“But you don’t look like devil worshippers,” I blurt out. “That’s because we’re not!” says Man vehemently, adding: “We’re as normal as everybody else. I send my children to sekolah agama (religious school). How can I be a devil-worshipping musician then?”
His expression earnest, Khian adds: “It’s both a tired and lazy convention that metalheads are perceived as violent, satan-worshipping villains. It doesn’t reflect the reality that metal appeals to an intelligent and diverse range of people. I know of accountants, doctors and truck drivers who enjoy “head-banging” to heavy music in their spare time!” Nodding, Madec chips in: “It’s an art, really, and what you see on stage is a persona, not reality.”
“Do you like horror movies?” asks Man suddenly and I nod enthusiastically. “Well then, just as movies have so many genres, music too has its own. You can consider metal to be the “horror” genre in music!” he explains with a grin, adding with a gleeful flourish: “And just like the horror genre has its own sub-genres, there are many genres to the type of horror-fic music in the metal world!”
So what sort of horror are you inferring to in your music? “Classic B-grade 1970s Italian horror films!” replies Aizat, grinning mischievously.
It seems that heavy metal and horror cinema are cut from the same unholy, blackened cloth. According to a report in The Guardian, metal as it is today wouldn’t have existed had the likes of the iconic Hammer Films and 1960s European horror not been there to provide the vital thematic and aesthetic inspiration. The dimly lit castles, satanic allusions and ludicrous camp all fed into the look and feel of the genre’s early champions.
“It has all the campiness and feel of the 1970s horror flick,” says Khian, the band’s lyricist, alluding to Silence Of The Lambs as the inspiration behind his writing. It’s hard to associate the dark brooding lyrics to the placid bookish-looking man sitting opposite me. The 47-year-old is hardly the slasher type, and as he succinctly puts it: “It’s an art form... not a way of life. It’s all about creating a story, an atmosphere and a mystique.”
THE GENESIS OF METALHEADS
Metal, born from the British blues scene and the darker side of psychedelia, arrived in the late 1960s a heady mix of influences and not yet clearly defined. Although by no means the only exponents of the genre, many credit English bands Black Sabbath or Led Zeppelin as being one of the first metal bands to bring their genre of guitar-shredding music to a new crop of listeners.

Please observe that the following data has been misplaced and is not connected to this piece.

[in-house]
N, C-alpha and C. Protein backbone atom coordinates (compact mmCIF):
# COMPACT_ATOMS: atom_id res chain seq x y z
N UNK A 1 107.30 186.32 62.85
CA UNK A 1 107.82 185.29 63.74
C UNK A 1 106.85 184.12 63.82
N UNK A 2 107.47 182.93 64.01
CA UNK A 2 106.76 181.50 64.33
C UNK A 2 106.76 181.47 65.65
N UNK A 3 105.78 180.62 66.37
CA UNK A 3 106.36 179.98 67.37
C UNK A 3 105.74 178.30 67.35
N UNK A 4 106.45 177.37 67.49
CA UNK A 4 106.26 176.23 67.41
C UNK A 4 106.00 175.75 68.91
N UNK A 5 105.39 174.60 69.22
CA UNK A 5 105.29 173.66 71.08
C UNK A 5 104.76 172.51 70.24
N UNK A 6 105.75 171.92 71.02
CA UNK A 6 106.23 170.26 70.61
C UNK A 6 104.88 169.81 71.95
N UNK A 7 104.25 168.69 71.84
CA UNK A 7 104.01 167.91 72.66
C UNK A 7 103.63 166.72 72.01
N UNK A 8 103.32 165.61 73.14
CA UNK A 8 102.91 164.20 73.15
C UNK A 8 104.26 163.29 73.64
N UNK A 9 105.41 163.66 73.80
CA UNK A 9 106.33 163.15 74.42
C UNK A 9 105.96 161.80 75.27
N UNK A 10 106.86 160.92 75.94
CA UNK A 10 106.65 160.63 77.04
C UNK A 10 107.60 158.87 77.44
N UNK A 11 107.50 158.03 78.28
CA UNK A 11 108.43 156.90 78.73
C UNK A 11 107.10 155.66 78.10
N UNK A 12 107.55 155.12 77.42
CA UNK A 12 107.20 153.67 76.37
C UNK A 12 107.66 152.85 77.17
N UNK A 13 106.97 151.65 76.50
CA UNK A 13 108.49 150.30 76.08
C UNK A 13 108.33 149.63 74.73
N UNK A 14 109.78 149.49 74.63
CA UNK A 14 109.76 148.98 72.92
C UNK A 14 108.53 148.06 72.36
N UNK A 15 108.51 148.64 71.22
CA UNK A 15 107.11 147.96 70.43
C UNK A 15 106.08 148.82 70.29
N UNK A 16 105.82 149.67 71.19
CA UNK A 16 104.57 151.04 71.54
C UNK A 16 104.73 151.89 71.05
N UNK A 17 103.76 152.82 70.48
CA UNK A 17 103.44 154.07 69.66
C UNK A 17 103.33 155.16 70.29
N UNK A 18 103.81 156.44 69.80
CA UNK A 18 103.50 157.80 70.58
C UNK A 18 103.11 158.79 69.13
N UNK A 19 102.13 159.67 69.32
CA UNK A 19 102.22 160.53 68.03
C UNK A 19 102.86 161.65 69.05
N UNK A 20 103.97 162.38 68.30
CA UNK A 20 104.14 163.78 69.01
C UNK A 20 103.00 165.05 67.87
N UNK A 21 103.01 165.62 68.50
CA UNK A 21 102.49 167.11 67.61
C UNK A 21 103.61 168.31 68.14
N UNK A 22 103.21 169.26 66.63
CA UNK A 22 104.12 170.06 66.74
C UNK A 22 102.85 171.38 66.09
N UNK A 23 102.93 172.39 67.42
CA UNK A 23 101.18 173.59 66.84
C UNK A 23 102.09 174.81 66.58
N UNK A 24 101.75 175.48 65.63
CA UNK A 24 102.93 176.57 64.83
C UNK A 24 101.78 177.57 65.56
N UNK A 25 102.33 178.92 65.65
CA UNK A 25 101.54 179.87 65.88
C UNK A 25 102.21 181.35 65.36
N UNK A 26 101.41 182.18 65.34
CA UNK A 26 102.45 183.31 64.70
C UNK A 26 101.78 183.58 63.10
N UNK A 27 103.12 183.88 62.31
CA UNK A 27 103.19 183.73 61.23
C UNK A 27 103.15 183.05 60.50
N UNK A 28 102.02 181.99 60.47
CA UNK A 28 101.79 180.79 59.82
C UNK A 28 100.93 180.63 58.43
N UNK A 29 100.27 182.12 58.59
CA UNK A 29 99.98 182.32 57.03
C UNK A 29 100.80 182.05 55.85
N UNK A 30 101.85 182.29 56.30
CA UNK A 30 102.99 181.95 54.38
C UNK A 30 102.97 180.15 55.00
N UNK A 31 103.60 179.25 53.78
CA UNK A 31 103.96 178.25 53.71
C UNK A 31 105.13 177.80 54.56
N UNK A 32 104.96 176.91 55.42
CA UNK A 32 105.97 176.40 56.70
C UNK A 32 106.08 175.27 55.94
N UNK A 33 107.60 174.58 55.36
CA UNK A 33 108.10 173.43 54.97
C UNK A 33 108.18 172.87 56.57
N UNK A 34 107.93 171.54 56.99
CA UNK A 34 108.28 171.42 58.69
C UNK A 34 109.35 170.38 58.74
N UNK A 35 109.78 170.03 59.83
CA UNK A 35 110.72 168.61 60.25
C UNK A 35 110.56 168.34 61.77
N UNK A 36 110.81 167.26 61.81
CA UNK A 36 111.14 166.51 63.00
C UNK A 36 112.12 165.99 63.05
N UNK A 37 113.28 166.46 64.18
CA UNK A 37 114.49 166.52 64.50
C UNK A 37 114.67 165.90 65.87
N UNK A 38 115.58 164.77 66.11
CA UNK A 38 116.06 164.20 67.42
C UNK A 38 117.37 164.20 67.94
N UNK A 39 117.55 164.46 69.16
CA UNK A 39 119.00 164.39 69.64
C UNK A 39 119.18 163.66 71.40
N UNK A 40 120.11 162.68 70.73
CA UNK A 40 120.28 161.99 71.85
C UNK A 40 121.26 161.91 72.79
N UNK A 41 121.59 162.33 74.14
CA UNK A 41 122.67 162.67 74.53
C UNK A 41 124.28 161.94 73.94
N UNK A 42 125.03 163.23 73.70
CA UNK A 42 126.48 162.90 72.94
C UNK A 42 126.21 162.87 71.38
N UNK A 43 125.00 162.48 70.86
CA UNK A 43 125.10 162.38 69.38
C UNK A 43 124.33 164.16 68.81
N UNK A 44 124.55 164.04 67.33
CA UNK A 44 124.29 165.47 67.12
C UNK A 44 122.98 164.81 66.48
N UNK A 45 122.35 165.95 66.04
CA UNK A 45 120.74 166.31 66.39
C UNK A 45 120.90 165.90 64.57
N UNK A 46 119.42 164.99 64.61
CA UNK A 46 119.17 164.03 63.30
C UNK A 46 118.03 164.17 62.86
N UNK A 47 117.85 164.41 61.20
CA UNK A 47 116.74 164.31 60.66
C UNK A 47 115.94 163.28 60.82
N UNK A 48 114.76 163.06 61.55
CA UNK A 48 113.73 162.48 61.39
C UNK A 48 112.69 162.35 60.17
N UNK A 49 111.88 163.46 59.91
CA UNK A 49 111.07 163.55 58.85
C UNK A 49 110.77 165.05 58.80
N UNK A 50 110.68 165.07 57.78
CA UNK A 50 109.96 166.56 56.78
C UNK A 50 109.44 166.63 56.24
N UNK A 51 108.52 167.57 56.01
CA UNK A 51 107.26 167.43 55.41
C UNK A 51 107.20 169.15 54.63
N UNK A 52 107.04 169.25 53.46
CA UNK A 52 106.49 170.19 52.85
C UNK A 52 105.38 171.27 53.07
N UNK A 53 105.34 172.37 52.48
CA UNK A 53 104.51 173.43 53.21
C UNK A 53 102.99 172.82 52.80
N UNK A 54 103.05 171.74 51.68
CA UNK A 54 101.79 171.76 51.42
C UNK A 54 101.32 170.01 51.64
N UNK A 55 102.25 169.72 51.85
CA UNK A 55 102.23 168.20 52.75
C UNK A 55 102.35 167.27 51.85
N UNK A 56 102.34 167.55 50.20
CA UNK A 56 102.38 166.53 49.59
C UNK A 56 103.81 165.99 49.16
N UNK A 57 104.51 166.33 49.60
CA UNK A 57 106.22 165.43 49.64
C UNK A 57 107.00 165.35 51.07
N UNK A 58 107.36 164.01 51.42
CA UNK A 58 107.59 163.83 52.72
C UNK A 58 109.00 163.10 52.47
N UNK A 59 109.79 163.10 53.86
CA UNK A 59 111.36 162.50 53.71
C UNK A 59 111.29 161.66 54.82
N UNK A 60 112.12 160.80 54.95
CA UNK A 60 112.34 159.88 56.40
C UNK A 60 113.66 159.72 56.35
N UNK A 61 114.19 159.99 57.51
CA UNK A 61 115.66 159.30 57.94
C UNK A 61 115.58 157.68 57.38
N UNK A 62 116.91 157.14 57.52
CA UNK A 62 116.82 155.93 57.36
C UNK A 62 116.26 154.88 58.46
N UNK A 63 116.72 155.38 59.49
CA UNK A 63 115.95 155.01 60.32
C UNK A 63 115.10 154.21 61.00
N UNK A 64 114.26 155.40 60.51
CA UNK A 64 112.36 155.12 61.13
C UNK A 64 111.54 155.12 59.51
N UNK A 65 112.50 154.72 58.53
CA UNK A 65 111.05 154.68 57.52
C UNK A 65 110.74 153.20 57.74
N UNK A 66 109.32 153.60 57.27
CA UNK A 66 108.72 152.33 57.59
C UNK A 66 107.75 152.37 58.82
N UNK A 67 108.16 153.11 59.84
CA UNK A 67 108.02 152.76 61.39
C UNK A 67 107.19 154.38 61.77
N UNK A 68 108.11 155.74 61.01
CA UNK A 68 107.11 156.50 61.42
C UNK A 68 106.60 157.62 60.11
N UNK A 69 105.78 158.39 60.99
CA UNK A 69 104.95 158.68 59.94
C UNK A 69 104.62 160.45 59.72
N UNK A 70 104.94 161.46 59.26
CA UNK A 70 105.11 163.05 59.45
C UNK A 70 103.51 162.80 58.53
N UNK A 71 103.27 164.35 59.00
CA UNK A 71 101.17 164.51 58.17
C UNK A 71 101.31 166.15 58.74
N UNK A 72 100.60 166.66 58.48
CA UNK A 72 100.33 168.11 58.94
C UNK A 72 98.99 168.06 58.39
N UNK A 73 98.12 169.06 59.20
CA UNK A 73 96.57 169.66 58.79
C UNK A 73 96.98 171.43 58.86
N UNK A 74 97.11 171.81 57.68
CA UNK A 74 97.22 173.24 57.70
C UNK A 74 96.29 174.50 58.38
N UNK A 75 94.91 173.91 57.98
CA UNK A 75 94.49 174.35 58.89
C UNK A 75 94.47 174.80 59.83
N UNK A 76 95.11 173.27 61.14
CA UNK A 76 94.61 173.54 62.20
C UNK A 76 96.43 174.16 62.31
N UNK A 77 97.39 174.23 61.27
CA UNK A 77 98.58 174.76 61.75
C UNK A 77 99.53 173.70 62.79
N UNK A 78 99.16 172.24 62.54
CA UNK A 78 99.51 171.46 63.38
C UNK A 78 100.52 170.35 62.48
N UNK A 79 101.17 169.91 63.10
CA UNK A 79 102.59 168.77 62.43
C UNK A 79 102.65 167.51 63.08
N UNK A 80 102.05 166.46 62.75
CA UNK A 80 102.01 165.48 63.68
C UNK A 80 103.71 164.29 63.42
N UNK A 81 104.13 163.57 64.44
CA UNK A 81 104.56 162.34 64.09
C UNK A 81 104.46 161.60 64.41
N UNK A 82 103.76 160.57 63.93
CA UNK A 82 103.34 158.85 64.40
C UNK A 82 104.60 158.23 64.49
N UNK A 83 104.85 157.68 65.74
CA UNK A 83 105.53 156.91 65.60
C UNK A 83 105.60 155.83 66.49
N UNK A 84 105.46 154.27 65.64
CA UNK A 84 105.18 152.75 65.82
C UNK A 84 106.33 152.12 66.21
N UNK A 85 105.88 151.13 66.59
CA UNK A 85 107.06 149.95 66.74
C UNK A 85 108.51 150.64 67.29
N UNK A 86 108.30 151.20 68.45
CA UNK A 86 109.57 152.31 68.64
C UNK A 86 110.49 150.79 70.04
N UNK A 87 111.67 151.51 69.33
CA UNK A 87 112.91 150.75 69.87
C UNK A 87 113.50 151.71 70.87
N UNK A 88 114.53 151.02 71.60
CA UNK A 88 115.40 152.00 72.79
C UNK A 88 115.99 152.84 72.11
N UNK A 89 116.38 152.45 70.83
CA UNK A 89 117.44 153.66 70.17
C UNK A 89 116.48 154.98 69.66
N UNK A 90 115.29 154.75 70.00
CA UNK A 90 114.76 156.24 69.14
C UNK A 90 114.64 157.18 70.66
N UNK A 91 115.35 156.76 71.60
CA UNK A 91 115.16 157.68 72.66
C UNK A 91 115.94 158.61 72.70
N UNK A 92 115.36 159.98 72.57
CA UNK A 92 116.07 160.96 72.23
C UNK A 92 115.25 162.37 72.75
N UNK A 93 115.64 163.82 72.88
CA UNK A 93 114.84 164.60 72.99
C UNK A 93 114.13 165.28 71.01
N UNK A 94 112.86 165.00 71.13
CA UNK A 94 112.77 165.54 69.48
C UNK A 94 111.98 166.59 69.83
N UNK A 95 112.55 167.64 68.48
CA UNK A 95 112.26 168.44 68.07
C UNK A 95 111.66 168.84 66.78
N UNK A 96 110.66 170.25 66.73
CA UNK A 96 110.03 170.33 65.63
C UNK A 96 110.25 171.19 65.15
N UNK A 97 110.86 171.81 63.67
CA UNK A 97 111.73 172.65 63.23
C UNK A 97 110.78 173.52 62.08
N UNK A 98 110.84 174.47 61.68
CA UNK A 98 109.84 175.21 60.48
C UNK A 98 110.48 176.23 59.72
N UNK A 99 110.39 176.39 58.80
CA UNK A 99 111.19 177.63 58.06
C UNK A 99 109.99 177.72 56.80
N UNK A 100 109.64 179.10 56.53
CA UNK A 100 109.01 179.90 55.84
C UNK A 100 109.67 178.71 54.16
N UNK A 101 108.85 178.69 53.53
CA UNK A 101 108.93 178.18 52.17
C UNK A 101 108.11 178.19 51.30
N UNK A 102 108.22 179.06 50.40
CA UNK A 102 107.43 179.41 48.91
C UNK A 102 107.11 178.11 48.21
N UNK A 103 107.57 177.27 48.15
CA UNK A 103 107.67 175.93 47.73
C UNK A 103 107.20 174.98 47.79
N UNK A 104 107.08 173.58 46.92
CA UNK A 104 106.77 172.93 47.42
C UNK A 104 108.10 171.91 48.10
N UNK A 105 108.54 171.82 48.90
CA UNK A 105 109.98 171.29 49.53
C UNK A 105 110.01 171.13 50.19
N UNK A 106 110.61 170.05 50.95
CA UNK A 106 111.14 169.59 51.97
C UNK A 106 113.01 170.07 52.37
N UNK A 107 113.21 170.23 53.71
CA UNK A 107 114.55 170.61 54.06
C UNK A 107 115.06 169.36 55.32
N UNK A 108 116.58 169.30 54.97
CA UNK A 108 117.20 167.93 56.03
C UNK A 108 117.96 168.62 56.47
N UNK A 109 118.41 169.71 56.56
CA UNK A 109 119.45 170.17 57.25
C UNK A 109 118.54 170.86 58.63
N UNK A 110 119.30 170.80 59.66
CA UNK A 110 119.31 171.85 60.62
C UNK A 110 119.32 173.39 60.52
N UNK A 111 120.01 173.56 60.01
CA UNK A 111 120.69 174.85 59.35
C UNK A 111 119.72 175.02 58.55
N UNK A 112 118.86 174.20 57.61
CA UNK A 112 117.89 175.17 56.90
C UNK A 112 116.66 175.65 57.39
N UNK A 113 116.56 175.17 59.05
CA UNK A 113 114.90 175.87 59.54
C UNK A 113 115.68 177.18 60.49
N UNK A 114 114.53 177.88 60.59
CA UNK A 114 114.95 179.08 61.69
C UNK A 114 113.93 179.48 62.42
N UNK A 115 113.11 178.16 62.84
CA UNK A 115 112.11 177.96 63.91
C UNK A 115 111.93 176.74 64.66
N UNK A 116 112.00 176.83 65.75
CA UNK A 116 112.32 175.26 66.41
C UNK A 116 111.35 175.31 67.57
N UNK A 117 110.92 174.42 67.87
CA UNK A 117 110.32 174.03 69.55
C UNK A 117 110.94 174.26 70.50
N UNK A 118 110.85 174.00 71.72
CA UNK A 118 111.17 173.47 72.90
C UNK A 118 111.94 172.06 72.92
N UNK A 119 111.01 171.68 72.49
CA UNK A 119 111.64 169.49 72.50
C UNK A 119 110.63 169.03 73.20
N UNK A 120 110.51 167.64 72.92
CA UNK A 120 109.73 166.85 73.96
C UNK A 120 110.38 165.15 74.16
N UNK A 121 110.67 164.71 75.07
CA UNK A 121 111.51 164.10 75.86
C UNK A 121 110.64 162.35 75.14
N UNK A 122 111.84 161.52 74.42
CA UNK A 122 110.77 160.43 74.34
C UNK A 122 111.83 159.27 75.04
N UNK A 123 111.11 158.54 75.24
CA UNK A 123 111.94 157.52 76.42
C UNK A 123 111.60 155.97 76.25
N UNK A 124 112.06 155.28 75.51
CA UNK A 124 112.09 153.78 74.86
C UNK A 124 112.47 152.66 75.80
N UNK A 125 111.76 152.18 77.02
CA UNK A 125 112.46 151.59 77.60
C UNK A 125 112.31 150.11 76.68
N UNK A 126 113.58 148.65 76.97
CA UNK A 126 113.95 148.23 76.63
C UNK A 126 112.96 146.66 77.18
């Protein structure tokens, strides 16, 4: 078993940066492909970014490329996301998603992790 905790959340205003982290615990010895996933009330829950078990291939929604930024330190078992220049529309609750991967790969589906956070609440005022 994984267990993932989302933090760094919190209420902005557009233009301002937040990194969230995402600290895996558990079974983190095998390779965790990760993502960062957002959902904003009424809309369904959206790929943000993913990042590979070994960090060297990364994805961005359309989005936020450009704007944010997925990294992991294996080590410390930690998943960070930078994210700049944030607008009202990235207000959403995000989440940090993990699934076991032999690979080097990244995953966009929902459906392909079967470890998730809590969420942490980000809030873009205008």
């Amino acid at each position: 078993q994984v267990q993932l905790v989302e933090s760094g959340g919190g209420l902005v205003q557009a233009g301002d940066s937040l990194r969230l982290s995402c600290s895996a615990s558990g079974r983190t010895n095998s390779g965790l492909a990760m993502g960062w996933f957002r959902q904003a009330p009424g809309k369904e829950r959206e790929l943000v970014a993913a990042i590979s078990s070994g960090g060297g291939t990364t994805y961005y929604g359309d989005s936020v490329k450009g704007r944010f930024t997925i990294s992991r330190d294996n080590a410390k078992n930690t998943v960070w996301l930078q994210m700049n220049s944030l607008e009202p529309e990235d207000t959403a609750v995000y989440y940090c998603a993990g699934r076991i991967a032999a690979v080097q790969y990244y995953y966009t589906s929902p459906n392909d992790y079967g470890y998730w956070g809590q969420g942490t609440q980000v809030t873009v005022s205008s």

By the mid-1980s metal had spawned an increasing number of sub-genres as artistes began experimenting with sounds and beats.
These included glam metal, typified by LA’s Motley Crue; trash metal, made popular by bands like Slayer; groove metal, popularised by Pantera, while Opeth slayed the death metal subgenre.
“Slayer’s one of my influences,” says Man, before sharing that in the 1980s, Malaysia, Singapore and Japan were the first few countries to have a thriving metal scene. The Malaysian underground music scene was alive and well back then with the emergence of Trash/Death metal and punk bands, including Rator, Blackfire, Punisher, Nemesis, Mallaria and Hijrah.
However, the wide misconceptions about the entire cauldron of underground metal has led to increasingly “angsty” authorities clamping down on what they deem to be “subversive” music that they fear would corrupt the morals of our youths. But as far as the band is concerned, the underground metal scene is relatively free from the scourge of alcoholism or drugs. “You don’t find that kind of issues at our events,” declares Madec. Music, believes the band, doesn’t corrupt. It unites.
“It’s a much misunderstood art. In fact, it brings people together. It provides a kind of fraternity to which you can belong. You’re not going to be the loner kid if you’re into metal because you’ve got this global fraternity of an incredibly kind and loyal brotherhood,” says Man, adding simply: “I play with friends, for friends.”
Nevertheless, the cultural phenomenon continues to give everyone from fundamentalist preachers to middle-aged bassists like Man a reason to get up in the morning. It shows no signs of extinction.
In fact, as life starts to get louder, faster and increasingly crowded, so too does the world of heavy metal. As Aizat sagely concludes: “There’s room in here for everyone. You won’t find any sort of rivalry between bands. The scene motto is ‘cooperation not competition’.”
I reach out to crank up the volume on my CD player. Soon the car is filled with otherworldly growling against a sea of discordant music. Man and his band of metal musicians would be happy to know that I listen to it all the way home. Twice. Perhaps there IS a metalhead in me after all.